Thursday, October 15, 2015

Festival Churches?

If you are part of the United Church of Canada you are likely painfully aware that our membership is declining and aging. When I look in the mirror I'm well aware of the aging aspect! I began ministry at age 25 in outport Newfoundland in 1980. My five congregations had over 200 children in Sunday School. The largest of those Sunday Schools now has virtually no kids and the five preaching points are now a struggling three.

I was struck by a Guardian piece about the Church of England and the use of the term "festival churches" to describe buildings which may be opened only at Christmas and Easter and other special occasions because of shrinking congregations.

An increasing number of churches are likely to operate only at Christmas, Easter and on other holy days as the Church of England struggles with the financial burden of maintaining its properties in the face of declining congregations, a report says. More than three-quarters of the CofE’s 15,700 churches are listed, and in 2013 their upkeep cost £157m – or an average of £10,000 per parish. Yet one in four of all churches has a weekly attendance of fewer than 16 people – and for rural churches the figure sinks below 10.

Ironic that a CofE church might only be open at C&E, and that this would be described as a festival! While there might not be a lot to celebrate here, choosing a realistic path for the future makes sense. Ultimately many of these buildings will need to be decommissioned or deconsecrated. The euphemism "repurposed" comes to mind for what will eventually happen. Still this might be a necessary step in transition for those who can't imagine worshipping anywhere other than their traditional buildings.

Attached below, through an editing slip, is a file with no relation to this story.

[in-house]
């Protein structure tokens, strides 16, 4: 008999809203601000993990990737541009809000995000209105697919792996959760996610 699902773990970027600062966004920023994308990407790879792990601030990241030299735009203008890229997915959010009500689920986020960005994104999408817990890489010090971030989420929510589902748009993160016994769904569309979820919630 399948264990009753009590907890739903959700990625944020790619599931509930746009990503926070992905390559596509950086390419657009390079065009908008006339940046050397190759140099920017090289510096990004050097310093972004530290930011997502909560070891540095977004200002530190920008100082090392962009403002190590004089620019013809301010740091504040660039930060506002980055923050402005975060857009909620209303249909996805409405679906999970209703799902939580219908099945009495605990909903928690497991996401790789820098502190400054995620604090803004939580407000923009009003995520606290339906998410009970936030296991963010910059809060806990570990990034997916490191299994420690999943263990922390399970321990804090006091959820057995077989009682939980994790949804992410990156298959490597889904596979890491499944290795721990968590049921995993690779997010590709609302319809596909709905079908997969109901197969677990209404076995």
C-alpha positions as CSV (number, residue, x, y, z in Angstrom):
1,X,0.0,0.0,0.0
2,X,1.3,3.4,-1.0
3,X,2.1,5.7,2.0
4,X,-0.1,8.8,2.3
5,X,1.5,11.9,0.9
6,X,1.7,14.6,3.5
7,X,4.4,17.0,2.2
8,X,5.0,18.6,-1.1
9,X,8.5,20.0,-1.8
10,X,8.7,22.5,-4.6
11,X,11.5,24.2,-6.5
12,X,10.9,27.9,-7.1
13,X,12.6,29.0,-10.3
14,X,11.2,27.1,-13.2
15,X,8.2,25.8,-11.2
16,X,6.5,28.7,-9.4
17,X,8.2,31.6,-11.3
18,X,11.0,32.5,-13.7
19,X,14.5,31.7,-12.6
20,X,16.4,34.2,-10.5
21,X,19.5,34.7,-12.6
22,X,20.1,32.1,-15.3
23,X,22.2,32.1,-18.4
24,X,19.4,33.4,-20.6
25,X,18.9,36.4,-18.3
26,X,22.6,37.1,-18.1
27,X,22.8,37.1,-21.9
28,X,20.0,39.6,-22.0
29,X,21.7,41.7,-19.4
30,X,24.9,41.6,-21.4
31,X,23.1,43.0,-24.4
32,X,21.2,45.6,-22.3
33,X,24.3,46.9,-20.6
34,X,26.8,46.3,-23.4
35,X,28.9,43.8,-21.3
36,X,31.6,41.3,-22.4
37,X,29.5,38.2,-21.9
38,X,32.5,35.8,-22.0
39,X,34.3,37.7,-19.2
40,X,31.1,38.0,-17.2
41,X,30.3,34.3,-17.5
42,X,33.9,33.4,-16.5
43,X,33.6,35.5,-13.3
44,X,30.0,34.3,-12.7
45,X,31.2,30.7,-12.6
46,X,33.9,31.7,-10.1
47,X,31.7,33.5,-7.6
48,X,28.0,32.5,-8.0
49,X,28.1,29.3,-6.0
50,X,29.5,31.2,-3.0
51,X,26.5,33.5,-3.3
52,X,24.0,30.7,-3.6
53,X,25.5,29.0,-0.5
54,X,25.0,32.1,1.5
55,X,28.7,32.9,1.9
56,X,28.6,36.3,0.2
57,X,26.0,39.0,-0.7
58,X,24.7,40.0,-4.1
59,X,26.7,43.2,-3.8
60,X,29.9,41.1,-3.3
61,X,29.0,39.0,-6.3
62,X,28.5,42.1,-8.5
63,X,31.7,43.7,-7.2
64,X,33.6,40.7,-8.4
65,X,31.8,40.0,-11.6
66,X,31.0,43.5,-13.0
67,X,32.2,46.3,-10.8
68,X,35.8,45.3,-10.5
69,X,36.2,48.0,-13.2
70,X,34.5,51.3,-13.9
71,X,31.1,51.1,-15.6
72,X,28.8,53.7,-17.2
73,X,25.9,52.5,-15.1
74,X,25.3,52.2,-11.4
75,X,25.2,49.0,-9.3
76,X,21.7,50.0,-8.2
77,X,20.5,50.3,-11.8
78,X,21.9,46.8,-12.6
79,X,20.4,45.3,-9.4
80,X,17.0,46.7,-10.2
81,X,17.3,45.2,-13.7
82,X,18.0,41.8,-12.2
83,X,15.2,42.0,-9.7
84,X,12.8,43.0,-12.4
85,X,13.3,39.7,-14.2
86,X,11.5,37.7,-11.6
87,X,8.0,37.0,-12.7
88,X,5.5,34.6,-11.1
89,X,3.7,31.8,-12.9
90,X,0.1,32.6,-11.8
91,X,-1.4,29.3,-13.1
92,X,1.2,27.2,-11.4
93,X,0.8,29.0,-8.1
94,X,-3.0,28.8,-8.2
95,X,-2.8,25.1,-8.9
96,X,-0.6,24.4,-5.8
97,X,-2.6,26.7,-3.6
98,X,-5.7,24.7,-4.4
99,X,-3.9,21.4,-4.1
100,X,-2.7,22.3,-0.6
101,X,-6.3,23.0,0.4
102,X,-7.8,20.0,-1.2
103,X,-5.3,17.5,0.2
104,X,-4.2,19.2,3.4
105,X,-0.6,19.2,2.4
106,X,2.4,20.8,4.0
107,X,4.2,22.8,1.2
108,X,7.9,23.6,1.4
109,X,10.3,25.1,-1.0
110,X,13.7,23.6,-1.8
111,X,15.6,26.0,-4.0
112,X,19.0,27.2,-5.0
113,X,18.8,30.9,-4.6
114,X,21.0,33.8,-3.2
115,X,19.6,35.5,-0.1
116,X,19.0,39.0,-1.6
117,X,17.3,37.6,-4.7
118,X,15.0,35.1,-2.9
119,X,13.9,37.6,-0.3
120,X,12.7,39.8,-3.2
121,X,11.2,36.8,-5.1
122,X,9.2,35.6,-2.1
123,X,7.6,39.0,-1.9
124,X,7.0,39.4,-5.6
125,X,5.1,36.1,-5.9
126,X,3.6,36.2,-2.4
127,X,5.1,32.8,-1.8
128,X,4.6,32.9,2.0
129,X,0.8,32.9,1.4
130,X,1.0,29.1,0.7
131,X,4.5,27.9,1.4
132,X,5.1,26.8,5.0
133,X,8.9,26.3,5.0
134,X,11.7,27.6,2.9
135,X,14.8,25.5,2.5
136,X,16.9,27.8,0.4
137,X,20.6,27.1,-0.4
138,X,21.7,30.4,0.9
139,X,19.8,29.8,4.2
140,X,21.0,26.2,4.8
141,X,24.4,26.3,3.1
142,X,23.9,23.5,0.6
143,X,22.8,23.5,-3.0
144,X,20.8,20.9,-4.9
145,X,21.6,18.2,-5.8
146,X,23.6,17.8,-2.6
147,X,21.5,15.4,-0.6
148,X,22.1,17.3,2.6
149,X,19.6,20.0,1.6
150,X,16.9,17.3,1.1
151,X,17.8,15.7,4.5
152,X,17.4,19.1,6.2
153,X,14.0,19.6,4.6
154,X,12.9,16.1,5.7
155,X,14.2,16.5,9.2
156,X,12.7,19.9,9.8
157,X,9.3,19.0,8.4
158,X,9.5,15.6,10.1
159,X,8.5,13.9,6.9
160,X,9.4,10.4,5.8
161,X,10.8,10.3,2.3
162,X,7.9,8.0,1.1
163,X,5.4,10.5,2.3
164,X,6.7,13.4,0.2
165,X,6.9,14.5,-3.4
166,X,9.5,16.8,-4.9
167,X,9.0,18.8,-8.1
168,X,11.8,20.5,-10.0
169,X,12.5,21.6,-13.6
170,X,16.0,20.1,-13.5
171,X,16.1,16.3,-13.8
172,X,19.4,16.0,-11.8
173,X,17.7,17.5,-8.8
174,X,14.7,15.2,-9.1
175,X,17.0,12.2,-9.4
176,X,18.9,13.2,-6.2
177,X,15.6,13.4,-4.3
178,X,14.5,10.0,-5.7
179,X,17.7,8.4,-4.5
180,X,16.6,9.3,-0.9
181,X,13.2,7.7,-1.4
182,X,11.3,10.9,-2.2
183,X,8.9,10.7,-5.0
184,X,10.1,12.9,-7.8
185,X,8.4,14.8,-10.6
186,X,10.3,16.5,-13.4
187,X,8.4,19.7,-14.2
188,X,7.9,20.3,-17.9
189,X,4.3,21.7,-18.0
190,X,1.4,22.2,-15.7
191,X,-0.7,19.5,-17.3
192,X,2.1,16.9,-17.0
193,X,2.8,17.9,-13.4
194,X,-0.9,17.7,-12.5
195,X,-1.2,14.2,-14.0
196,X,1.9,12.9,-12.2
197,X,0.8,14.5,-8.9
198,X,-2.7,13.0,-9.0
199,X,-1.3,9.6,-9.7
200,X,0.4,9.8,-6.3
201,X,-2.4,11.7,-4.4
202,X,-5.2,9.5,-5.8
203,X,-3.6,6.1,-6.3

The Bridge St UC trustees have been given the task of conducting a structural audit of our magnificent but leaky and creaky physical plant. I love standing in our silent sanctuary early on a Sunday morning, but recently, during a rainstorm I heard running water and realized that this wasn't a good thing. We are still an active congregation with a strong sense of ministry and mission in Christ's name, but we want to be realists about our future.

What do you think about the notion of Festival Churches? Is this inevitable in changing times? Is there any good news in this?


Judy said...

Isn't there still a cost to maintaining festival church buildings, albeit less than if they remain open every day...I think, realistically, we need to look at almalgamating congregations, to be more effective in ministering to the communities around us.

Laurie said...

I have just spent the last month and a half in the U.K. Going back to Canada this weekend , just in time to vote!. Anyway, I have seen lots of churches over here. Most of them not used for churches at all anymore. I have eaten some great meals in a couple of them, one a fantastic Indian meal. I have seen others used as funeral homes, yoga/health centres, one a lumber place, a couple of used car places, and many more. One thing that is really neat that in most places, if whoever buys the church, they have to keep the outside close to same as it was, stained glass windows, graveyards intact and open. I was happy to see that happen, they are not pulling these beautiful buildings down. Most of them that we stopped at had boards up about the history of the place.
Saw lots that just have "festival services"
Just my observations from here.